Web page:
The prevalence of feeding problems in children formerly treated in a neonatal intensive care unit

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Abstract

OBJECTIVE:

To determine the prevalence of oral feeding problems in neonatal intensive care unit (NICU) graduates at 1 to 2 years, and to identify clinical risk factors during NICU admission.

STUDY DESIGN:

Observational cohort study of 378 children, who received level III/IV NICU care for 4 days or more in 2011 to 2012, chromosomal abnormalities excluded. We detected feeding problems in four gestational age (GA) groups (<28, 28 to 31, 32 to 36 weeks, and term-borns) using the Dutch standardized Screeningslijst Eetgedrag Peuters, and collected clinical factors for logistic regression analyses.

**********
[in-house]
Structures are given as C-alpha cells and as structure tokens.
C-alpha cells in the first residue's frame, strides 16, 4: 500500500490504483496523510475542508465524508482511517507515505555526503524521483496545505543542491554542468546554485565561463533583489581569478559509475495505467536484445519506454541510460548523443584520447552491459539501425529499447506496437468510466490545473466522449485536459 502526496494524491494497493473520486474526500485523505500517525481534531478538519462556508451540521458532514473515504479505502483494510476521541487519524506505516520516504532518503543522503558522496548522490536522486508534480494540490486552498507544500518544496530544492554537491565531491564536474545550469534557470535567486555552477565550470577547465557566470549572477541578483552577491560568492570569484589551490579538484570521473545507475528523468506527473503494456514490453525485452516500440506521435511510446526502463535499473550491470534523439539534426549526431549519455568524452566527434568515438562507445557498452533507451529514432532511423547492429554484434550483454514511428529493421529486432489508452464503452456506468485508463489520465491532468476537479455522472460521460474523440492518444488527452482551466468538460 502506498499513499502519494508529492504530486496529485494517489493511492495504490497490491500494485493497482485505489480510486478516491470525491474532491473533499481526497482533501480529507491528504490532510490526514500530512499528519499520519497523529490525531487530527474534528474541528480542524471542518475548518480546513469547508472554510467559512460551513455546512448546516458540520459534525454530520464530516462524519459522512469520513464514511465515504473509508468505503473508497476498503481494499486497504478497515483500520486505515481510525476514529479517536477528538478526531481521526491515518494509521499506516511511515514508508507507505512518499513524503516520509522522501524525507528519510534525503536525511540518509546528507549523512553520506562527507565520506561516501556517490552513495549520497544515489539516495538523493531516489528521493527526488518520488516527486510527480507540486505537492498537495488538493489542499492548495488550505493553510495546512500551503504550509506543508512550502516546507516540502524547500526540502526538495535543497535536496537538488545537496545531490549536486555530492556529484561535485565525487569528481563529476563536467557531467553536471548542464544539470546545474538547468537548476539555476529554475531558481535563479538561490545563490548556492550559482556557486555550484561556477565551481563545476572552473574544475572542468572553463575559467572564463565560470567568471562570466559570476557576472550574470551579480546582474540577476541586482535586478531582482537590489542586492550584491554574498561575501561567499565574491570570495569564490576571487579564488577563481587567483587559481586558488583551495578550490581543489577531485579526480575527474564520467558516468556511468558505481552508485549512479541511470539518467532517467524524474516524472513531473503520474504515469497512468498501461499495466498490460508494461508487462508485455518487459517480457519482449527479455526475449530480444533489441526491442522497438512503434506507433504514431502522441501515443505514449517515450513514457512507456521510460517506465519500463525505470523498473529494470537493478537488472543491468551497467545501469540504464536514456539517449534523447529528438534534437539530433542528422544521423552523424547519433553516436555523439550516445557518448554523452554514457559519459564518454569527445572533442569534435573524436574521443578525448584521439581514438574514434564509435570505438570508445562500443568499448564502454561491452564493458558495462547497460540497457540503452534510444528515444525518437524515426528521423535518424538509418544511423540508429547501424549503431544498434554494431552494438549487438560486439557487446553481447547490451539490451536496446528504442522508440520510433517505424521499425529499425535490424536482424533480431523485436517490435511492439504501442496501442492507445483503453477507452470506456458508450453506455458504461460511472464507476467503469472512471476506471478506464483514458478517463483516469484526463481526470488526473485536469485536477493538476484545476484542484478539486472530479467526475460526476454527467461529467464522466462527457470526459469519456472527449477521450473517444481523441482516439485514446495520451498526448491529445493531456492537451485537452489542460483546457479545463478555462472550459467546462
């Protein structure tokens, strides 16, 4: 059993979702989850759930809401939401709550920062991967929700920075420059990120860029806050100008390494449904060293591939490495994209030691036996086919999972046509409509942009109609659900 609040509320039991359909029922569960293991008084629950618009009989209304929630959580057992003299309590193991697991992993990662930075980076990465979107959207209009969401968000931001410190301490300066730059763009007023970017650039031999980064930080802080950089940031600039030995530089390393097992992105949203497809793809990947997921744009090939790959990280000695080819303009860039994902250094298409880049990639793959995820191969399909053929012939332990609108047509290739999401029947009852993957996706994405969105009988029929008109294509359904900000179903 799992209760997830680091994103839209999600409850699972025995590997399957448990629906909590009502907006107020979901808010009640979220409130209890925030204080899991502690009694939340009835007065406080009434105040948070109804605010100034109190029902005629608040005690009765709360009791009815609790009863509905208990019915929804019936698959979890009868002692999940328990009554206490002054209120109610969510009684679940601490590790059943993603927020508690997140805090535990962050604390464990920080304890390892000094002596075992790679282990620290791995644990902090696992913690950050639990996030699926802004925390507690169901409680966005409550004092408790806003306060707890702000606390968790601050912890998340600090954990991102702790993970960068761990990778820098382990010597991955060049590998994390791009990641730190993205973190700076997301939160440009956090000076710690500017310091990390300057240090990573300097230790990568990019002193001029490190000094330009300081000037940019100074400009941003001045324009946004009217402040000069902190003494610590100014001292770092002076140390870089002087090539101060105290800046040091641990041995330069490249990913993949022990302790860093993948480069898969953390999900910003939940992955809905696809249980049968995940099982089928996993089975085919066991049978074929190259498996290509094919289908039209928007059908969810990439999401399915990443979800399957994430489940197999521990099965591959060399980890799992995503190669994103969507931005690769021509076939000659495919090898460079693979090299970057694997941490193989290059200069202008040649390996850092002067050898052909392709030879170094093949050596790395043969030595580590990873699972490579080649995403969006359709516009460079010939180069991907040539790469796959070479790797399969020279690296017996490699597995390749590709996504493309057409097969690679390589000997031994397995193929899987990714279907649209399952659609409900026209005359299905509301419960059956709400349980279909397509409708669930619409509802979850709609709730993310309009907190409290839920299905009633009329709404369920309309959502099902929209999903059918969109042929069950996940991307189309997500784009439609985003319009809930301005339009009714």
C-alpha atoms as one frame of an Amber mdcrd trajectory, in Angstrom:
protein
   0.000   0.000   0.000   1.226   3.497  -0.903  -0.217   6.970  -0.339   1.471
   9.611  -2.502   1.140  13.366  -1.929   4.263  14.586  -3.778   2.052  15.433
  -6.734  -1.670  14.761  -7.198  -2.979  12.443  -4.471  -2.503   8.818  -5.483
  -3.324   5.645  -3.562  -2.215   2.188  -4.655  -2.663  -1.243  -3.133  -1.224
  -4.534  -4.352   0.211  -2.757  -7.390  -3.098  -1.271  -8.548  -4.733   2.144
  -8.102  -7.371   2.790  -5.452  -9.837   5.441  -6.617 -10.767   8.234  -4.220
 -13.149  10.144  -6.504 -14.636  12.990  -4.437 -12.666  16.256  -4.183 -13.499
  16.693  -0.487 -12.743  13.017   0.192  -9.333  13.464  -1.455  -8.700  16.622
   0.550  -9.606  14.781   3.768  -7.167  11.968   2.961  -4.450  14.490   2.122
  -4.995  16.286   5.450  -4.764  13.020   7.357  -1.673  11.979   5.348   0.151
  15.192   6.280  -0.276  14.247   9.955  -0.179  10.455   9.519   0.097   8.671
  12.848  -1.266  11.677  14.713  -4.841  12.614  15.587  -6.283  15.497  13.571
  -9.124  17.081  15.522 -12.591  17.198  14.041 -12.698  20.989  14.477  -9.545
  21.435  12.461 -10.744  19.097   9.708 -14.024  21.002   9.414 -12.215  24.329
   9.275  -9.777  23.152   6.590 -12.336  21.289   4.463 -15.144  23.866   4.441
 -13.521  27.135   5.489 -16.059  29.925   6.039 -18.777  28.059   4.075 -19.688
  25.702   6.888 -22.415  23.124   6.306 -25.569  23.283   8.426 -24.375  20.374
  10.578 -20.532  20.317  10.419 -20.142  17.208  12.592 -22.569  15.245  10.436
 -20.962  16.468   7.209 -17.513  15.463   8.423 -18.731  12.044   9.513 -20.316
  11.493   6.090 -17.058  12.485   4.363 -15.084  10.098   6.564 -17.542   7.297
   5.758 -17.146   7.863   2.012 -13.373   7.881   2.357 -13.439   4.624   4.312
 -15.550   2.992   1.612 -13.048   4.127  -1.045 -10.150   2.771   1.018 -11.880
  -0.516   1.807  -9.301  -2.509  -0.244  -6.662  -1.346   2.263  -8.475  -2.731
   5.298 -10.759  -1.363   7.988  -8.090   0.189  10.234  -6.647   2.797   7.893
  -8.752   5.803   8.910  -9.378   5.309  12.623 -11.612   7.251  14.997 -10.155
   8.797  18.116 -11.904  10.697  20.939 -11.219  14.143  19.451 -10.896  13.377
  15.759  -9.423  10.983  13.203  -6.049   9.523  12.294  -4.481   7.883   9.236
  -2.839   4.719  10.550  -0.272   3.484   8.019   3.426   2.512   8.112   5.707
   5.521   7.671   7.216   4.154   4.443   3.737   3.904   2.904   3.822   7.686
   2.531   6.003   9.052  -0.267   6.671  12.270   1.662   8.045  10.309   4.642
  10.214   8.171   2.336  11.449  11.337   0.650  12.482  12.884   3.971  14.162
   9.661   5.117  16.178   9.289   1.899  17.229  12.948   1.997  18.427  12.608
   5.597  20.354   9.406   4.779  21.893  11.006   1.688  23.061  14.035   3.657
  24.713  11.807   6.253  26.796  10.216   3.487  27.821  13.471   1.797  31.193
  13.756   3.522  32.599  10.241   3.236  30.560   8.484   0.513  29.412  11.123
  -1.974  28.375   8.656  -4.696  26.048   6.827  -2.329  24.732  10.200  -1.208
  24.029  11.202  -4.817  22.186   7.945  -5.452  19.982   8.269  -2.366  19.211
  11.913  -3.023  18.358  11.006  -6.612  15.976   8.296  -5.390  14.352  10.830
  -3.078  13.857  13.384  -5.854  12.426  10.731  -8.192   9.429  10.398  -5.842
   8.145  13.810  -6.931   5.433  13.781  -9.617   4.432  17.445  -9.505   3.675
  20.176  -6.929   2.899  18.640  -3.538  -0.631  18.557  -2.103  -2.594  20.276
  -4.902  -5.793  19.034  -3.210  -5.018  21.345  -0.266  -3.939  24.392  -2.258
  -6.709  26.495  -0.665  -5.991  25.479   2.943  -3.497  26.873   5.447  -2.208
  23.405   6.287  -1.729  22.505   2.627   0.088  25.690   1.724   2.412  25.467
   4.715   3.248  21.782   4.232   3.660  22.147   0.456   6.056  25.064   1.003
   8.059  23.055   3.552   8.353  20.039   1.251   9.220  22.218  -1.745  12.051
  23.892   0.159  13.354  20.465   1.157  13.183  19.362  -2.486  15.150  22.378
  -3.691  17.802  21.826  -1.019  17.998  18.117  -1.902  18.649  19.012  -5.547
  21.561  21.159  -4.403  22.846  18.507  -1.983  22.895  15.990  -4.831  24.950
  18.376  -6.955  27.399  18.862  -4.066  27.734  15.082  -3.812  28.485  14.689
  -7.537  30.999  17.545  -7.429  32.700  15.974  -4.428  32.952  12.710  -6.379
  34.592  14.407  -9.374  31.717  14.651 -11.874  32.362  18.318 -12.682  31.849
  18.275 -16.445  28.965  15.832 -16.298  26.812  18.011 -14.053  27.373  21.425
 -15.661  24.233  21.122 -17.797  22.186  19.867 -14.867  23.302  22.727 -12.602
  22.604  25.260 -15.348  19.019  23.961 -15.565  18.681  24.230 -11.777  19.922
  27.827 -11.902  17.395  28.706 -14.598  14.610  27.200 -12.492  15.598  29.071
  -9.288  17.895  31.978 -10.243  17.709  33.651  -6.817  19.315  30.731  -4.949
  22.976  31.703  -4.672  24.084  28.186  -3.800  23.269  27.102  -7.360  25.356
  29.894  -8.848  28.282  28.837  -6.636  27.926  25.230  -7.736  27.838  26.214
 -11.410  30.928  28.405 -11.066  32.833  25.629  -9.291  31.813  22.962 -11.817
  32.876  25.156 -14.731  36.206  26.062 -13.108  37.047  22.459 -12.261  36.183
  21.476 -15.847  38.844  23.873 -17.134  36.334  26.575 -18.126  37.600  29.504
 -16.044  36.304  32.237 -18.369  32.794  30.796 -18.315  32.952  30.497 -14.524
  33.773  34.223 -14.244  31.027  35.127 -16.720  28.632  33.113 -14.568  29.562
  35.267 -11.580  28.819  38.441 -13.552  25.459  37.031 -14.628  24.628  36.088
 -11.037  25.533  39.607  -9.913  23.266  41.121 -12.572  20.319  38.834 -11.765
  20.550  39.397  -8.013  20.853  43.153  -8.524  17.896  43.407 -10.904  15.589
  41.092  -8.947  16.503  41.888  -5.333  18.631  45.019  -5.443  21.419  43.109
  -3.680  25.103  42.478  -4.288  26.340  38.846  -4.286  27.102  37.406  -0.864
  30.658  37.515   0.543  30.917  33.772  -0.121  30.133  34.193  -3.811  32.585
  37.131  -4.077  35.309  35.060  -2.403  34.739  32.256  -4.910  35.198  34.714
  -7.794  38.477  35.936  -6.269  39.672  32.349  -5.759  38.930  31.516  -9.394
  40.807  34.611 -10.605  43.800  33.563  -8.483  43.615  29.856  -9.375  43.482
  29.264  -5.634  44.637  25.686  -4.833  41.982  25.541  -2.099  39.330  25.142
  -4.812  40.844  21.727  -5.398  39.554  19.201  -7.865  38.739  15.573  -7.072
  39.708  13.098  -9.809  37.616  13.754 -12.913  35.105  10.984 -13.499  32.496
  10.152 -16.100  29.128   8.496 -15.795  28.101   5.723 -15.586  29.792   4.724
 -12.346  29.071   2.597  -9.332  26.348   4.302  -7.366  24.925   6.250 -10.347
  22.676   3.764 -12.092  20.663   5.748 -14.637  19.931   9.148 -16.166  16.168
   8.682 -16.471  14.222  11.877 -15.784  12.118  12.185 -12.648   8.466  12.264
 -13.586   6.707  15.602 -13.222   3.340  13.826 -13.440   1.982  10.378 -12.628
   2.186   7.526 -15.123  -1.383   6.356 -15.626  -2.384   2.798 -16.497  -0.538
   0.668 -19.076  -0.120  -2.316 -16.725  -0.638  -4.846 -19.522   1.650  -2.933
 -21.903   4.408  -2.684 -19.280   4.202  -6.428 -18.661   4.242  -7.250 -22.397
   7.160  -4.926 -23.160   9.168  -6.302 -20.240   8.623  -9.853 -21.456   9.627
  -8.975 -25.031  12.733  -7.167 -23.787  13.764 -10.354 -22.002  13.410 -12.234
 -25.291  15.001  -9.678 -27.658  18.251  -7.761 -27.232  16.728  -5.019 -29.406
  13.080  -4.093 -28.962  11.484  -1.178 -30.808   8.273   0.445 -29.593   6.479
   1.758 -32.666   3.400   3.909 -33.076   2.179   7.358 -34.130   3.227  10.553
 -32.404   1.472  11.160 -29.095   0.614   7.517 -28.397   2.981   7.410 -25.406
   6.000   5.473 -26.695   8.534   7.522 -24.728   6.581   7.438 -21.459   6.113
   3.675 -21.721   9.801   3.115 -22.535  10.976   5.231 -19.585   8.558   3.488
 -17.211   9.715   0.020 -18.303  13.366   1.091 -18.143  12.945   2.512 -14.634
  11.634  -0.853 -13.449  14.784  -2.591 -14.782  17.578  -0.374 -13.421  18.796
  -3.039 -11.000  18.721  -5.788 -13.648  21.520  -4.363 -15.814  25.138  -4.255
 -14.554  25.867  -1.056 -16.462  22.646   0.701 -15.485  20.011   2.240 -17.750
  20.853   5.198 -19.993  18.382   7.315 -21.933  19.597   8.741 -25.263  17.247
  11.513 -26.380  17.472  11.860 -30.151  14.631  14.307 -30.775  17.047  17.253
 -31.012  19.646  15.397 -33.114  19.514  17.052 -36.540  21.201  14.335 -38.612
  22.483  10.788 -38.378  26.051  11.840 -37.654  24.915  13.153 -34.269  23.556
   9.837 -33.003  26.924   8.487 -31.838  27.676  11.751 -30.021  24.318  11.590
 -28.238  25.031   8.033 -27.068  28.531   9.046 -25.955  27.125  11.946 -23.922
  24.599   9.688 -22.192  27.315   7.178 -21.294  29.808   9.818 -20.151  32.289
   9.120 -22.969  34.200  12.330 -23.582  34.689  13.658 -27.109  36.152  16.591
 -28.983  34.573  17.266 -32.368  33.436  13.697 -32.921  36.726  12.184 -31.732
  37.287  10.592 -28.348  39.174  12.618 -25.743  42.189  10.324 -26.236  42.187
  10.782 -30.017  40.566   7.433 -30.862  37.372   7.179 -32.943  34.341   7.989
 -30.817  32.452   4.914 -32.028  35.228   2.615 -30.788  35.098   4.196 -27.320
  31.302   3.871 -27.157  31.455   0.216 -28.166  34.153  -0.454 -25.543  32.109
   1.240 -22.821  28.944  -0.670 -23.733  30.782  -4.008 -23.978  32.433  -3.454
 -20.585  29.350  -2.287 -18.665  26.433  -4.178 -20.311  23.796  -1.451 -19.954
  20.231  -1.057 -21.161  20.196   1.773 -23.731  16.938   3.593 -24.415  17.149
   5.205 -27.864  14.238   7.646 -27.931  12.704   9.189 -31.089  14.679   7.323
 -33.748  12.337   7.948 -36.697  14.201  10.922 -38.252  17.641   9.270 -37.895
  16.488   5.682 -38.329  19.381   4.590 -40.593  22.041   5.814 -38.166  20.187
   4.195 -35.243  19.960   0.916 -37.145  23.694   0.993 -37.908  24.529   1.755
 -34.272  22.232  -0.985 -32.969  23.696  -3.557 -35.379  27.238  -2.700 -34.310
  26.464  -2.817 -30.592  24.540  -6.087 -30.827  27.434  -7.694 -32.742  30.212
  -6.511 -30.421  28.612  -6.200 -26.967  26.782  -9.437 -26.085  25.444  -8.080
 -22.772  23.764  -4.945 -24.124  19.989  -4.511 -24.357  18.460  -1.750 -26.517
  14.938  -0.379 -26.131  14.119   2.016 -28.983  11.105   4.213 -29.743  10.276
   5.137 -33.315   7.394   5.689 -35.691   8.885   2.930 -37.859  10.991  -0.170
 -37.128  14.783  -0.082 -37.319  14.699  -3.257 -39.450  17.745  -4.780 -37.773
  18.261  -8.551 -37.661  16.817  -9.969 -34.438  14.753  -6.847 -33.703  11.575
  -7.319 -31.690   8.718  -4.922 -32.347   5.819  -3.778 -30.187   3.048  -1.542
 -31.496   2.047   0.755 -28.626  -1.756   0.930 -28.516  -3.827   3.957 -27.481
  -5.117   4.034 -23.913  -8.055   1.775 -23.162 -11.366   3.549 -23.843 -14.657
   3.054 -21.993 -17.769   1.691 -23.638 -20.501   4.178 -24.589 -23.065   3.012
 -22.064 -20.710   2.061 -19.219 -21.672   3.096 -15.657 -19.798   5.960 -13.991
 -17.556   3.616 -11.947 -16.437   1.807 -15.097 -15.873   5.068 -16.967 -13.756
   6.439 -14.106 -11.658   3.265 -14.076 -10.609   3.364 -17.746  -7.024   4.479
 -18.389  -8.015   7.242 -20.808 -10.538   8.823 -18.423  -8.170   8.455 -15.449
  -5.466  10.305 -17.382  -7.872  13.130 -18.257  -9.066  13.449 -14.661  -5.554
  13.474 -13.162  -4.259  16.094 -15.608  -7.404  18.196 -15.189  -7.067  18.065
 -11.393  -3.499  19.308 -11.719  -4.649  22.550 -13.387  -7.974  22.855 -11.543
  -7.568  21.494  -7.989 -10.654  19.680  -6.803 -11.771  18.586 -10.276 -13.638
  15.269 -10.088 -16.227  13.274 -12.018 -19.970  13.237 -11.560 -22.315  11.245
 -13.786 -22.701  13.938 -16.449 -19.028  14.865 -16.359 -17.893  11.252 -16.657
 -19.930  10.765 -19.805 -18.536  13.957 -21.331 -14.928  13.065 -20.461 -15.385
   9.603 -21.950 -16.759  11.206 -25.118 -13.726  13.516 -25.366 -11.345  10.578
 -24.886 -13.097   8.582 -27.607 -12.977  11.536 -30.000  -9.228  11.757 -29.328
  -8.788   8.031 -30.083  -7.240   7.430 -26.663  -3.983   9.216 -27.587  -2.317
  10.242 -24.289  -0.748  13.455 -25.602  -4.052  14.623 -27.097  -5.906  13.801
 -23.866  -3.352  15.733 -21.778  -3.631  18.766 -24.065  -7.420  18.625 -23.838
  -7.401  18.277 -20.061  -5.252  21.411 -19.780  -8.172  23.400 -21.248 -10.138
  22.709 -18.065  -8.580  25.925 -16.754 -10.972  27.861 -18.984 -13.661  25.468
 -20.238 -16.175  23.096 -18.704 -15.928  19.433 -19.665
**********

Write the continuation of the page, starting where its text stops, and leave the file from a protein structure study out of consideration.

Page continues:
RESULTS:

The prevalence of feeding problems was higher in NICU (20.4%) than in reference (15.0%) population (P = 0.024), but similar for all GA groups (P = 0.468). Prolonged tube feeding, that is, >30 days (odds ratio (OR) 2.50, confidence interval (CI) 1.13 to 5.56) and being born small for GA (OR 4.79, CI 1.64 to 14.03) were the most prevalent risk factors in children with GA ≥ 32 and GA <32 weeks, respectively.

CONCLUSION:

Feeding problems are more prevalent in NICU graduates, with prolonged tube feeding as most important risk factor.

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